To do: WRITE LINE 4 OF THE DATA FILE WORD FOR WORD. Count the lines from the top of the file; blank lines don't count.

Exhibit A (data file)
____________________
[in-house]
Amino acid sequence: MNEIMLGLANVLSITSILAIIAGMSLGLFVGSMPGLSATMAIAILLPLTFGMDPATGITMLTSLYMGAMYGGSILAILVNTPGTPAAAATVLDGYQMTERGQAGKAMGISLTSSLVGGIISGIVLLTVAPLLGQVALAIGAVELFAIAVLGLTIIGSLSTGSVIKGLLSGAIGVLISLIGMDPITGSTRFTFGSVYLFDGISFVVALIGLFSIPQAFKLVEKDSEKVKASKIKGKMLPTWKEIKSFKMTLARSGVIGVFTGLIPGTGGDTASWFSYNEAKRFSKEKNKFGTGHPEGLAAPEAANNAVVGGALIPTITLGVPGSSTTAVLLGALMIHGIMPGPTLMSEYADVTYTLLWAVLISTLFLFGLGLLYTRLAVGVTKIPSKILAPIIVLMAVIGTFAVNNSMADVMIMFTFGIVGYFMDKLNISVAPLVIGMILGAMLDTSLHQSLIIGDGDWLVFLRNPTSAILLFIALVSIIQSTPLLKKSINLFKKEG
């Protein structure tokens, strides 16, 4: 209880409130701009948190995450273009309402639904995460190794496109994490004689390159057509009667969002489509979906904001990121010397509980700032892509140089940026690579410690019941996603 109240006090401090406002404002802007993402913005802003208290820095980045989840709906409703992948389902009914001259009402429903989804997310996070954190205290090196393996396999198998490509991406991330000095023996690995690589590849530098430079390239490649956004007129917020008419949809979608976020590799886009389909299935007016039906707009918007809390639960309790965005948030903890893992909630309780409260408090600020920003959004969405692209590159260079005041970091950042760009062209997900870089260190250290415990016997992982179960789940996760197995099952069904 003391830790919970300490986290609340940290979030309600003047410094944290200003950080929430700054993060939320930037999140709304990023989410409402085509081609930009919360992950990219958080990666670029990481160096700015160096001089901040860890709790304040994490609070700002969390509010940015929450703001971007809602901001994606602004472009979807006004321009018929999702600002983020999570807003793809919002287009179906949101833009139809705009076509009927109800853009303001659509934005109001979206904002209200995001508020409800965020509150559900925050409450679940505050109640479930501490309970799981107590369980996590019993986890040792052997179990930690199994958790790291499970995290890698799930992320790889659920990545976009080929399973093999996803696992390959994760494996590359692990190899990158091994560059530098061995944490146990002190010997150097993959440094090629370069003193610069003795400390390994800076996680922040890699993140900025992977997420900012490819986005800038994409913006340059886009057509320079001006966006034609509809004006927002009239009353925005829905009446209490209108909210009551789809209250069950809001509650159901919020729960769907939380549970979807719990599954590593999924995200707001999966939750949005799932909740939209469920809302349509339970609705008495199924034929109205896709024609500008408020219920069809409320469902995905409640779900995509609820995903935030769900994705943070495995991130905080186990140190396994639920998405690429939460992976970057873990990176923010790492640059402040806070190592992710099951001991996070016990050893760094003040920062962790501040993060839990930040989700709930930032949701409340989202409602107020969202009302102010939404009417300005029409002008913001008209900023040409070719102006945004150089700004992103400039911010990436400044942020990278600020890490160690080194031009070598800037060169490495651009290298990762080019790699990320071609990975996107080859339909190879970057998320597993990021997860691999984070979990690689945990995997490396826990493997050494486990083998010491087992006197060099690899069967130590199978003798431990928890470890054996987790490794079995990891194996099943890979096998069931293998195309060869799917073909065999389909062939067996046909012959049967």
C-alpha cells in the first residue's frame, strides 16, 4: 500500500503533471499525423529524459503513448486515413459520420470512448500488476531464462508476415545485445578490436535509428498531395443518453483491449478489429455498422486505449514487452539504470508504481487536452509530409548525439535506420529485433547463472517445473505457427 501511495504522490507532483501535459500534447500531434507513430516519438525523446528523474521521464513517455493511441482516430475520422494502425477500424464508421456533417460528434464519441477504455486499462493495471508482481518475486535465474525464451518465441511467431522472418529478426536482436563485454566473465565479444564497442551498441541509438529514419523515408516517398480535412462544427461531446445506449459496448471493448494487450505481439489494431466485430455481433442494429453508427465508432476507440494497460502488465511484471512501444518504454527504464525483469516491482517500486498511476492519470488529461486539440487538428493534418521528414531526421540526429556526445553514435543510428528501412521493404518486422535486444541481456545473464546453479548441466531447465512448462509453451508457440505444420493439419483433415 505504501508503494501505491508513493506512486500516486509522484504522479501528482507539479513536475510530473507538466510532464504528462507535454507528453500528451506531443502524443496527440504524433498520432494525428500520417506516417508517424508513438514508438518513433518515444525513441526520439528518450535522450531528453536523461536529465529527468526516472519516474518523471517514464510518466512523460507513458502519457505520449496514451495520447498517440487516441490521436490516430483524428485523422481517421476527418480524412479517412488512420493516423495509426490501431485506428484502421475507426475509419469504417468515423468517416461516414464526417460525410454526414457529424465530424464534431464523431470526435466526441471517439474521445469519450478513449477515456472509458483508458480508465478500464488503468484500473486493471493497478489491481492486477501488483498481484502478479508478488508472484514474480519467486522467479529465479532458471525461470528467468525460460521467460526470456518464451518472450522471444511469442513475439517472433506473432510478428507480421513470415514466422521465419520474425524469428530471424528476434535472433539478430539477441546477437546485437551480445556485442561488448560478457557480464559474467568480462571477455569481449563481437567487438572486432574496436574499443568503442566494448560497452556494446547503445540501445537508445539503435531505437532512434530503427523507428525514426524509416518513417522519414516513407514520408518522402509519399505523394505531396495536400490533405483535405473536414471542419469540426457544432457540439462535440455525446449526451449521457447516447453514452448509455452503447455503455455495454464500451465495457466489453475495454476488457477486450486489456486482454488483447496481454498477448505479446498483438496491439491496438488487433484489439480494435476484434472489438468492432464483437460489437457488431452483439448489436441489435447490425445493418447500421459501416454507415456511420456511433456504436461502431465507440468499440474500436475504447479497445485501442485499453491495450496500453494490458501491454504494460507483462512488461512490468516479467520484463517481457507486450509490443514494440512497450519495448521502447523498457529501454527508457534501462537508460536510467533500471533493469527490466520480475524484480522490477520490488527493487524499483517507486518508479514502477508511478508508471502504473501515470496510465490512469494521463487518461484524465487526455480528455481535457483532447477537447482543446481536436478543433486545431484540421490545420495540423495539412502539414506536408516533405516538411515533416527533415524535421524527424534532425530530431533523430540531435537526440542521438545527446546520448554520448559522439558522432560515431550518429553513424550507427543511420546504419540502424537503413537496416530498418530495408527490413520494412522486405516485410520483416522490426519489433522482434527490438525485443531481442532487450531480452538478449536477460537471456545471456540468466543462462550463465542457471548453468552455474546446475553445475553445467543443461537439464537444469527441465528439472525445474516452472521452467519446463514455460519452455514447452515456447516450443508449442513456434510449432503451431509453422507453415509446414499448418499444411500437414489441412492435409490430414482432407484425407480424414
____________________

C-alpha cells in the first residue's frame, strides 16, 4: 500500500503533471499525423529524459503513448486515413459520420470512448500488476531464462508476415545485445578490436535509428498531395443518453483491449478489429455498422486505449514487452539504470508504481487536452509530409548525439535506420529485433547463472517445473505457427 501511495504522490507532483501535459500534447500531434507513430516519438525523446528523474521521464513517455493511441482516430475520422494502425477500424464508421456533417460528434464519441477504455486499462493495471508482481518475486535465474525464451518465441511467431522472418529478426536482436563485454566473465565479444564497442551498441541509438529514419523515408516517398480535412462544427461531446445506449459496448471493448494487450505481439489494431466485430455481433442494429453508427465508432476507440494497460502488465511484471512501444518504454527504464525483469516491482517500486498511476492519470488529461486539440487538428493534418521528414531526421540526429556526445553514435543510428528501412521493404518486422535486444541481456545473464546453479548441466531447465512448462509453451508457440505444420493439419483433415 505504501508503494501505491508513493506512486500516486509522484504522479501528482507539479513536475510530473507538466510532464504528462507535454507528453500528451506531443502524443496527440504524433498520432494525428500520417506516417508517424508513438514508438518513433518515444525513441526520439528518450535522450531528453536523461536529465529527468526516472519516474518523471517514464510518466512523460507513458502519457505520449496514451495520447498517440487516441490521436490516430483524428485523422481517421476527418480524412479517412488512420493516423495509426490501431485506428484502421475507426475509419469504417468515423468517416461516414464526417460525410454526414457529424465530424464534431464523431470526435466526441471517439474521445469519450478513449477515456472509458483508458480508465478500464488503468484500473486493471493497478489491481492486477501488483498481484502478479508478488508472484514474480519467486522467479529465479532458471525461470528467468525460460521467460526470456518464451518472450522471444511469442513475439517472433506473432510478428507480421513470415514466422521465419520474425524469428530471424528476434535472433539478430539477441546477437546485437551480445556485442561488448560478457557480464559474467568480462571477455569481449563481437567487438572486432574496436574499443568503442566494448560497452556494446547503445540501445537508445539503435531505437532512434530503427523507428525514426524509416518513417522519414516513407514520408518522402509519399505523394505531396495536400490533405483535405473536414471542419469540426457544432457540439462535440455525446449526451449521457447516447453514452448509455452503447455503455455495454464500451465495457466489453475495454476488457477486450486489456486482454488483447496481454498477448505479446498483438496491439491496438488487433484489439480494435476484434472489438468492432464483437460489437457488431452483439448489436441489435447490425445493418447500421459501416454507415456511420456511433456504436461502431465507440468499440474500436475504447479497445485501442485499453491495450496500453494490458501491454504494460507483462512488461512490468516479467520484463517481457507486450509490443514494440512497450519495448521502447523498457529501454527508457534501462537508460536510467533500471533493469527490466520480475524484480522490477520490488527493487524499483517507486518508479514502477508511478508508471502504473501515470496510465490512469494521463487518461484524465487526455480528455481535457483532447477537447482543446481536436478543433486545431484540421490545420495540423495539412502539414506536408516533405516538411515533416527533415524535421524527424534532425530530431533523430540531435537526440542521438545527446546520448554520448559522439558522432560515431550518429553513424550507427543511420546504419540502424537503413537496416530498418530495408527490413520494412522486405516485410520483416522490426519489433522482434527490438525485443531481442532487450531480452538478449536477460537471456545471456540468466543462462550463465542457471548453468552455474546446475553445475553445467543443461537439464537444469527441465528439472525445474516452472521452467519446463514455460519452455514447452515456447516450443508449442513456434510449432503451431509453422507453415509446414499448418499444411500437414489441412492435409490430414482432407484425407480424414